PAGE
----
Midstream Going Mainstream, Using IoT to Get Fuel (& Data) to the Right Places

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With a global pandemic raging, there are concerns across the whole of the oil and gas (O&G) industry

Yet there is still investment and consolidation taking place in the midstream sector as companies and investors are looking with renewed interest to expand the capacity of existing networks.

The midstream O&G sector covers the storage, processing, and transportation of oil and gas. Companies in this area of the industry specialize in managing pipelines, trucking fleets, and shipping operations, as well as storage facilities, essentially, covering all aspects of transporting and storing fossil fuels after the oil or gas has been discovered and extracted from the ground.

Because of the large privately-owned oil pipelines and storage facilities in the U.S. and Canada, the midstream designation is much more prevalent in the oil industry in North America than the rest of the world, however, a growing system of crude oil pipelines in parts of the middle east, as well as ambitious decarbonization targets in Europe are leading to increasing demand for more efficient interconnection pipelines between separate national markets.

New O&G exploration projects are being shelved for the time being, while the industry waits for the global market to recover. Pipeline operators are currently stressing that it is easier to reach agreements with landowners to expand existing brownfield systems as opposed to discovering new fields.

Concurrent with these developments in the O&G sphere is the evolution of IoT systems.

IoT Solutions

Pipeline leakage is one of the frontline issues faced by the oil and gas industry. Unanticipated pipeline ruptures and explosions can wreak havoc with the environment and create major transportation disruptions in fossil fuel delivery systems all around the world.

Crucially, IoT systems can help monitor pipeline systems and reduce the risk of leakage or explosions by using “smart” valves, pumps, and filters. With predictive maintenance, companies can rely more on IoT technology for regular inspections, rather than risking worker health and safety for pipeline checks. Drones are now also part of the picture in checking potential pipeline problems in remote areas. Unmanned aerial vehicles (UAVs) are being used for data-enabled, GPS location-tracking end-to-end inspection duties for industry operators.

Monitoring crude oil pressure in pipelines via flow monitors can also help companies detect leaks or possible thefts. Oil theft is a common problem in Africa, parts of Mexico, and the U.S. Enabling pipelines that can utilize supervisory control and data acquisition (SCADA) systems that allow remote data transmission can help to monitor environmental conditions in distant locations, such as air and water quality.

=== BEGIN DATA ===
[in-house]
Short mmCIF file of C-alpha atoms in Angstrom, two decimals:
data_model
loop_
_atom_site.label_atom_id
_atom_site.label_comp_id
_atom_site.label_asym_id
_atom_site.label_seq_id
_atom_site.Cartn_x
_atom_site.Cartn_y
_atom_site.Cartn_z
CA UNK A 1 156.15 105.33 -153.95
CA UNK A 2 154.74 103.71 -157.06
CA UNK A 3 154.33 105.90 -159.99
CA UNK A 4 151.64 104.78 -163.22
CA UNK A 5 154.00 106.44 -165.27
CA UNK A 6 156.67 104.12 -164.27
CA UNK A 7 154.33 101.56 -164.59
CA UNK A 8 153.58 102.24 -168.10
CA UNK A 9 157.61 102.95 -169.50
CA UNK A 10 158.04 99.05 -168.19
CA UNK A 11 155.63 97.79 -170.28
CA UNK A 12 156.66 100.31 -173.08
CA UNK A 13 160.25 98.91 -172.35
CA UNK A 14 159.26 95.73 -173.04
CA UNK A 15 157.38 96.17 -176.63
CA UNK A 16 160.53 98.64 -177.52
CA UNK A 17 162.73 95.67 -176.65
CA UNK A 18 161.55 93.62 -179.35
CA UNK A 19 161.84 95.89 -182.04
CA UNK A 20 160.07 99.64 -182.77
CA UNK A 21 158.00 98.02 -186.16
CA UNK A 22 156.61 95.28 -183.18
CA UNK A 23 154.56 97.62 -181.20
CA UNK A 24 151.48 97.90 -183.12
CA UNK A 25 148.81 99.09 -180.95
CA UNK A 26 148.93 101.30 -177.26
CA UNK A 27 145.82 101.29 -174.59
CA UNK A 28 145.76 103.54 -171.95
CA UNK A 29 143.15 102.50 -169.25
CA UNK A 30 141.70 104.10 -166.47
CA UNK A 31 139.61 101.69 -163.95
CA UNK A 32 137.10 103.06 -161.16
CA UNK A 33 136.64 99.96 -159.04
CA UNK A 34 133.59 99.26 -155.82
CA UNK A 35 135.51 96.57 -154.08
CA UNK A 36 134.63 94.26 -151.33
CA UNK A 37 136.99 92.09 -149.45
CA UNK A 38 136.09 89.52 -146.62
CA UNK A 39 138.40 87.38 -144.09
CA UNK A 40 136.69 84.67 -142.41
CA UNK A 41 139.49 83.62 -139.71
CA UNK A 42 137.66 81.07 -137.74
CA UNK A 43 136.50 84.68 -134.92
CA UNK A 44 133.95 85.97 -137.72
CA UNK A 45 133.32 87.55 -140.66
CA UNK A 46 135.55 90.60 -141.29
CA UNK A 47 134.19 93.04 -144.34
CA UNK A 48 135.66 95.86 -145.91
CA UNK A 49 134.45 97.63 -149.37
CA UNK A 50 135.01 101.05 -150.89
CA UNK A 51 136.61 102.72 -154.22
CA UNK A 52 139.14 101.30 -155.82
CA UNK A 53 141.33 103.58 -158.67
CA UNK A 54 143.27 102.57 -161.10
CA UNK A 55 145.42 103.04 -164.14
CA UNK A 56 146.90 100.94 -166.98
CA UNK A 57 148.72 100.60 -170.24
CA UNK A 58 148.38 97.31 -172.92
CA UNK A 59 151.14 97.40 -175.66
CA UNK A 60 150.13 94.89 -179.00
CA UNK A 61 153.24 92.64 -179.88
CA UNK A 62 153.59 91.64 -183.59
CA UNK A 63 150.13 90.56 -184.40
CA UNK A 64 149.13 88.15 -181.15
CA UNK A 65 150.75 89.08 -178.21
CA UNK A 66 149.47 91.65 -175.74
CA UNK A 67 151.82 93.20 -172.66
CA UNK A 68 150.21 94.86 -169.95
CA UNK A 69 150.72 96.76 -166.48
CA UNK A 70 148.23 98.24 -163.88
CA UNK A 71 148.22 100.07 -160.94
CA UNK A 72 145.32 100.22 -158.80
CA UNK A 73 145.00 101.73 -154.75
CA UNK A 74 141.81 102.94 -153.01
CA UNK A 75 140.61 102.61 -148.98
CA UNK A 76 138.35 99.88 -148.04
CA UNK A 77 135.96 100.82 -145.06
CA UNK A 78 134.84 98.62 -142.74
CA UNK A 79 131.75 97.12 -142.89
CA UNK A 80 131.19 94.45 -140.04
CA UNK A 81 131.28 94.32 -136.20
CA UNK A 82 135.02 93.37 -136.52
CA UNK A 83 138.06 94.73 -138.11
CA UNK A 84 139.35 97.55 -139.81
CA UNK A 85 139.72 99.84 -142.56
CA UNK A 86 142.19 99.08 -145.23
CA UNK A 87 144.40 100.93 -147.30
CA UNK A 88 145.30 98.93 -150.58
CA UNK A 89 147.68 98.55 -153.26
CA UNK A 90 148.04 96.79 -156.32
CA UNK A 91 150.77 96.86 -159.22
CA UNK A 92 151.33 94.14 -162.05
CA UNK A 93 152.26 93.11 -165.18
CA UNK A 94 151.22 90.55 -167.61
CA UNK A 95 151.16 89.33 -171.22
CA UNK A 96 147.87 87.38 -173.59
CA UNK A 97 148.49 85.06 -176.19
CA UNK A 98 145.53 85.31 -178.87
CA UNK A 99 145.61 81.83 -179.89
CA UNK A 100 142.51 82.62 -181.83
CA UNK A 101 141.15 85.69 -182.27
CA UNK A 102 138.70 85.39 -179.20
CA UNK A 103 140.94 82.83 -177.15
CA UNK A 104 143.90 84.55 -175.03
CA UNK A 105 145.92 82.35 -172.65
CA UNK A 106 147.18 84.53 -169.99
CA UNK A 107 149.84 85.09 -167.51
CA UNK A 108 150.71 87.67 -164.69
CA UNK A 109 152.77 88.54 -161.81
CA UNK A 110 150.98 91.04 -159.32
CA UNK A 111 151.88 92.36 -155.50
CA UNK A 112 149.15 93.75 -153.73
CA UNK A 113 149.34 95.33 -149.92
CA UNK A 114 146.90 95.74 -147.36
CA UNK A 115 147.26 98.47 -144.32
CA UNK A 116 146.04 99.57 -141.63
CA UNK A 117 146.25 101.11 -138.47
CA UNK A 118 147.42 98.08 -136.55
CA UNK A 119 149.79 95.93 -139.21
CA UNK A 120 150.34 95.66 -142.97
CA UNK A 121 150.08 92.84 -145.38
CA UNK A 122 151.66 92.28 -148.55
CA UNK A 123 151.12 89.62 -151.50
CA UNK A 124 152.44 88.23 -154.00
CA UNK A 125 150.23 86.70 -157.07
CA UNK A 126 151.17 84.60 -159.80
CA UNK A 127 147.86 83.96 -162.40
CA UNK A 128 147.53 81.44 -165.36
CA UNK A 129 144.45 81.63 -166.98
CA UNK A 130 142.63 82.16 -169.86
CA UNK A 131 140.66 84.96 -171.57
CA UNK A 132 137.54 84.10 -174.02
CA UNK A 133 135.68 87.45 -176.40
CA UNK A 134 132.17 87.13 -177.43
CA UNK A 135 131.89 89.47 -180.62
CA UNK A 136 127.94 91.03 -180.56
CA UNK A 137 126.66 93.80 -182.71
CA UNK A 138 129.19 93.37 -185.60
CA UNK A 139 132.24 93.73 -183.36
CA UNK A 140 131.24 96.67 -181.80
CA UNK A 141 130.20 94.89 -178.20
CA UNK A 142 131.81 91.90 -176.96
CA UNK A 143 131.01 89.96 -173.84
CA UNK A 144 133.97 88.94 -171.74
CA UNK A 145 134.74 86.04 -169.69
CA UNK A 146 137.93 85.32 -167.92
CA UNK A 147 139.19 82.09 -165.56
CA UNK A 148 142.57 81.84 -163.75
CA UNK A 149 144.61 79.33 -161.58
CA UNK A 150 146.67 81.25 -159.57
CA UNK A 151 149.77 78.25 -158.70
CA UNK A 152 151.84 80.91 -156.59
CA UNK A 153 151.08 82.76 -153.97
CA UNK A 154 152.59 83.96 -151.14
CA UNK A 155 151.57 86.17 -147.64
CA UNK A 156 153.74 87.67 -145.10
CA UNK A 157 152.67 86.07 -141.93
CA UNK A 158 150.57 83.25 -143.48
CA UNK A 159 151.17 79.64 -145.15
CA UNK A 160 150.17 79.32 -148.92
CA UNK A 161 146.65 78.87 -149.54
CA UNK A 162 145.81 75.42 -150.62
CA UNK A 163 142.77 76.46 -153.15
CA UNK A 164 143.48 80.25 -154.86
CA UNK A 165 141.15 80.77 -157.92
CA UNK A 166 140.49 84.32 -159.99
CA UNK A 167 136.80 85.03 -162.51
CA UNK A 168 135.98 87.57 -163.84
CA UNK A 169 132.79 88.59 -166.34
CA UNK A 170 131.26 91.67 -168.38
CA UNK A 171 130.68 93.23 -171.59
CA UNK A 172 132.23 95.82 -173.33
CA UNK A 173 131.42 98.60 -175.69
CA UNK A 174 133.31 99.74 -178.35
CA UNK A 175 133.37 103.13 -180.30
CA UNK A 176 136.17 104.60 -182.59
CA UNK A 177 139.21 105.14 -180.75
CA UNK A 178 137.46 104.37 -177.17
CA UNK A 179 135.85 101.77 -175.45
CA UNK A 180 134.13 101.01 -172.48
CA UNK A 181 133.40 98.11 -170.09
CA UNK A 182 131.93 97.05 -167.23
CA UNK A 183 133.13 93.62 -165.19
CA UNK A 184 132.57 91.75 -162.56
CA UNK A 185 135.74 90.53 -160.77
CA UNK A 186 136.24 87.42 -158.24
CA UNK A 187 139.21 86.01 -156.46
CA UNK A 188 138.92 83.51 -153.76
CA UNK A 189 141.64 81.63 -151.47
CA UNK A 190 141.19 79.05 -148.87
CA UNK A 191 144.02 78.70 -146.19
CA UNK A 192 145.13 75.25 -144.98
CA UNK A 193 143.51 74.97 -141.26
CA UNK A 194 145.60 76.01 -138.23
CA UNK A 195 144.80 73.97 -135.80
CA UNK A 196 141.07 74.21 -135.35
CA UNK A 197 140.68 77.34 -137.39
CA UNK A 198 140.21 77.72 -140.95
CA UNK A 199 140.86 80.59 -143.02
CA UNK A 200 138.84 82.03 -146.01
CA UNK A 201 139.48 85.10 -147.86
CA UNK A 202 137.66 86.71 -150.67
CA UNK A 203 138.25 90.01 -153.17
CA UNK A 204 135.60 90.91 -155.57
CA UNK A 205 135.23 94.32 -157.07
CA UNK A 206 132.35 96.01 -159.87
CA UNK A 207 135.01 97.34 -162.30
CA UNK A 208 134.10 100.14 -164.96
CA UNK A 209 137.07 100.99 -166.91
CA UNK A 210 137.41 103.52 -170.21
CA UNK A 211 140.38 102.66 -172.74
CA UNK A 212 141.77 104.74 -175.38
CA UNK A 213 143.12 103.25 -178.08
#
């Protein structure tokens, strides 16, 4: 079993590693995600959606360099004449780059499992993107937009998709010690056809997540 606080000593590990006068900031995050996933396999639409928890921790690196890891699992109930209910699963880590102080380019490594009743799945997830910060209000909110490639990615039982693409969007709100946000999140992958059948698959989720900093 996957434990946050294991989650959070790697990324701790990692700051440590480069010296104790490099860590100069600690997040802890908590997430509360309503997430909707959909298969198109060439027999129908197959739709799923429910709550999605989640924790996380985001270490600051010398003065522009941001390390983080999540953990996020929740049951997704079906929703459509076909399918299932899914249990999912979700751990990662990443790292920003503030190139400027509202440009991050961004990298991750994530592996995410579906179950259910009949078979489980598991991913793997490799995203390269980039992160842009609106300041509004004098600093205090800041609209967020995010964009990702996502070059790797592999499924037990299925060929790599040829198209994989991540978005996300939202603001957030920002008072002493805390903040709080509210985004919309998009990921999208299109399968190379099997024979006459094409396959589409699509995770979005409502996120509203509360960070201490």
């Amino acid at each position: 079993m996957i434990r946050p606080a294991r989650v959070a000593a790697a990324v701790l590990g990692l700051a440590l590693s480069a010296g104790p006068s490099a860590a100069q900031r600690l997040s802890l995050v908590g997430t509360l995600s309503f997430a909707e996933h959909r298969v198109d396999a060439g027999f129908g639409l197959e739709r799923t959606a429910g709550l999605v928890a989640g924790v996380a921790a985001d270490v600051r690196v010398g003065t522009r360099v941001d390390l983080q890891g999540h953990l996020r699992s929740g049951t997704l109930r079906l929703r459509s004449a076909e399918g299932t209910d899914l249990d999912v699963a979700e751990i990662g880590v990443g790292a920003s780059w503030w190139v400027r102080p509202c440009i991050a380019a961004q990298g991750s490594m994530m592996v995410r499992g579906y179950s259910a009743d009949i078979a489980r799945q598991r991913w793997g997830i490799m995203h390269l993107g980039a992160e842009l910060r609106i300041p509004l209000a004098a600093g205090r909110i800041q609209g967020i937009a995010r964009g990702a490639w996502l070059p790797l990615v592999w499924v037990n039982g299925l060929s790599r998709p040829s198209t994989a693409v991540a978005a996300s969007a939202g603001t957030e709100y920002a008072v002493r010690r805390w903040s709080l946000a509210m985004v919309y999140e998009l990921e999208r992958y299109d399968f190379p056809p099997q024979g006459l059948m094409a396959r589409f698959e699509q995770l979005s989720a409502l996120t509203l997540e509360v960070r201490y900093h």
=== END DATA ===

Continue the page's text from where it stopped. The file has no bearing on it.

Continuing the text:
IoT systems can aid in infrastructure management, monitoring pipeline pressures, flow rates and controlling operations at pumping and compressor stations, terminals, and tank farms. With the IoT, pipeline operators can get energy usage and cost details right at the plant. This gives managers speedy access to their data, allowing them to optimize energy efficiency while reducing greenhouse gas emissions, and improving the bottom line.

Crude oil can be transported internationally, whether by very large crude carriers (VLCC) over the ocean or moved along the coast or through rivers in smaller barges. Land transportation methods include truck fleets and rail. Sensors can be fitted in tankers, trains, and trucks to connect to alarms that track and monitor the progress of O&G shipments. The use of GPS tracking for truck fleets, rail cars, and ships can help avoid risks and reduce costs. In the U.S., recent Department of Transportation regulations have made it illegal to overload trucks. A business that wants to optimize its profits per shipment, however, doesn’t want to load its truck less than the allowable limit. Smart truck-weighing solutions can help monitor the real-time loading of vehicles, increasing efficiency and payoff.

When storing fuel, storage tank level pressure and flow rates can be monitored daily. Supervisors on site can be alerted if the pressure goes above or below a certain set level.

All these elements come together in the midstream sector, as IoT allows companies to bring together data for processing, storing, and transporting materials over land and sea. Even for oil and gas companies, data is the new currency. Sensors, monitors, and other IoT devices are producing vast tranches of new data that can be used both on the edge and in the cloud, giving companies fresh insights into how to improve their business.

FieldIntell, a Network Innovations company, has IoT solutions to provide the edge-intelligence and insights that oil and gas operators need to preemptively address the safety, performance, and productivity challenges common in the highly distributed and complex O&G sector.


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